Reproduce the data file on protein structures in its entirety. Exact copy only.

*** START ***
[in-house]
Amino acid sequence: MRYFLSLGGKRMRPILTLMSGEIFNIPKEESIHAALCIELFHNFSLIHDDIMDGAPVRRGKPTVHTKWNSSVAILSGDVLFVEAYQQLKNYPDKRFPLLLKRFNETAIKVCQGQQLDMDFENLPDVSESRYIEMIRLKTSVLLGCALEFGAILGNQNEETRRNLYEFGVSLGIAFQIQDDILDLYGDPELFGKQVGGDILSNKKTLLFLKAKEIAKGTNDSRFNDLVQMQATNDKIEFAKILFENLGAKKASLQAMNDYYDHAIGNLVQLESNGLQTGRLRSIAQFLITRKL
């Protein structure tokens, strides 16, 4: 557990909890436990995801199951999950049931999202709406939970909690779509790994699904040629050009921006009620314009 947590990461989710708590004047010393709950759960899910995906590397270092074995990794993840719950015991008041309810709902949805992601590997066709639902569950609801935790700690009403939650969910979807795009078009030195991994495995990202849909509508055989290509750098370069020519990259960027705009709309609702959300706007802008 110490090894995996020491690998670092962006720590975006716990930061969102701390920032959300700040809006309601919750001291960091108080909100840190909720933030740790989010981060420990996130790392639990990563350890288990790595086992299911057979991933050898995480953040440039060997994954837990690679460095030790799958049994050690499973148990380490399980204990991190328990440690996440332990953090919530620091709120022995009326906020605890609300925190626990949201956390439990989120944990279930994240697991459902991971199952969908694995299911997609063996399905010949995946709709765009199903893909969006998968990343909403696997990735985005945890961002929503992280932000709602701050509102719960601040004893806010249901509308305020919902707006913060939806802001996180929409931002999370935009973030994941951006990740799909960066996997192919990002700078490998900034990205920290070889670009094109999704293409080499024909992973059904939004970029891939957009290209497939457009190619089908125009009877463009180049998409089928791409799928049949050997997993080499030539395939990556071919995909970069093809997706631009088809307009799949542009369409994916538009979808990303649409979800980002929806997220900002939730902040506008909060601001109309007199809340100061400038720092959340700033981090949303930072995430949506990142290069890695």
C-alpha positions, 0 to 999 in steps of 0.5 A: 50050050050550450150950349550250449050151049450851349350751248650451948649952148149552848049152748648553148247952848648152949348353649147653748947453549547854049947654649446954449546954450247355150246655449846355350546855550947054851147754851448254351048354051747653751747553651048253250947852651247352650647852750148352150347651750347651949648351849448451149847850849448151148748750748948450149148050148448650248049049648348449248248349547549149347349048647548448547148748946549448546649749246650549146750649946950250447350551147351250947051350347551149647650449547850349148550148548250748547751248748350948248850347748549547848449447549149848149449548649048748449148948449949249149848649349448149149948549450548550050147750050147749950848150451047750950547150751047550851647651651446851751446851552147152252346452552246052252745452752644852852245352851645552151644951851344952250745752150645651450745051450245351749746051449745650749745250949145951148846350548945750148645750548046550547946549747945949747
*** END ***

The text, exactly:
[in-house]
Amino acid sequence: MRYFLSLGGKRMRPILTLMSGEIFNIPKEESIHAALCIELFHNFSLIHDDIMDGAPVRRGKPTVHTKWNSSVAILSGDVLFVEAYQQLKNYPDKRFPLLLKRFNETAIKVCQGQQLDMDFENLPDVSESRYIEMIRLKTSVLLGCALEFGAILGNQNEETRRNLYEFGVSLGIAFQIQDDILDLYGDPELFGKQVGGDILSNKKTLLFLKAKEIAKGTNDSRFNDLVQMQATNDKIEFAKILFENLGAKKASLQAMNDYYDHAIGNLVQLESNGLQTGRLRSIAQFLITRKL
């Protein structure tokens, strides 16, 4: 557990909890436990995801199951999950049931999202709406939970909690779509790994699904040629050009921006009620314009 947590990461989710708590004047010393709950759960899910995906590397270092074995990794993840719950015991008041309810709902949805992601590997066709639902569950609801935790700690009403939650969910979807795009078009030195991994495995990202849909509508055989290509750098370069020519990259960027705009709309609702959300706007802008 110490090894995996020491690998670092962006720590975006716990930061969102701390920032959300700040809006309601919750001291960091108080909100840190909720933030740790989010981060420990996130790392639990990563350890288990790595086992299911057979991933050898995480953040440039060997994954837990690679460095030790799958049994050690499973148990380490399980204990991190328990440690996440332990953090919530620091709120022995009326906020605890609300925190626990949201956390439990989120944990279930994240697991459902991971199952969908694995299911997609063996399905010949995946709709765009199903893909969006998968990343909403696997990735985005945890961002929503992280932000709602701050509102719960601040004893806010249901509308305020919902707006913060939806802001996180929409931002999370935009973030994941951006990740799909960066996997192919990002700078490998900034990205920290070889670009094109999704293409080499024909992973059904939004970029891939957009290209497939457009190619089908125009009877463009180049998409089928791409799928049949050997997993080499030539395939990556071919995909970069093809997706631009088809307009799949542009369409994916538009979808990303649409979800980002929806997220900002939730902040506008909060601001109309007199809340100061400038720092959340700033981090949303930072995430949506990142290069890695």
C-alpha positions, 0 to 999 in steps of 0.5 A: 50050050050550450150950349550250449050151049450851349350751248650451948649952148149552848049152748648553148247952848648152949348353649147653748947453549547854049947654649446954449546954450247355150246655449846355350546855550947054851147754851448254351048354051747653751747553651048253250947852651247352650647852750148352150347651750347651949648351849448451149847850849448151148748750748948450149148050148448650248049049648348449248248349547549149347349048647548448547148748946549448546649749246650549146750649946950250447350551147351250947051350347551149647650449547850349148550148548250748547751248748350948248850347748549547848449447549149848149449548649048748449148948449949249149848649349448149149948549450548550050147750050147749950848150451047750950547150751047550851647651651446851751446851552147152252346452552246052252745452752644852852245352851645552151644951851344952250745752150645651450745051450245351749746051449745650749745250949145951148846350548945750148645750548046550547946549747945949747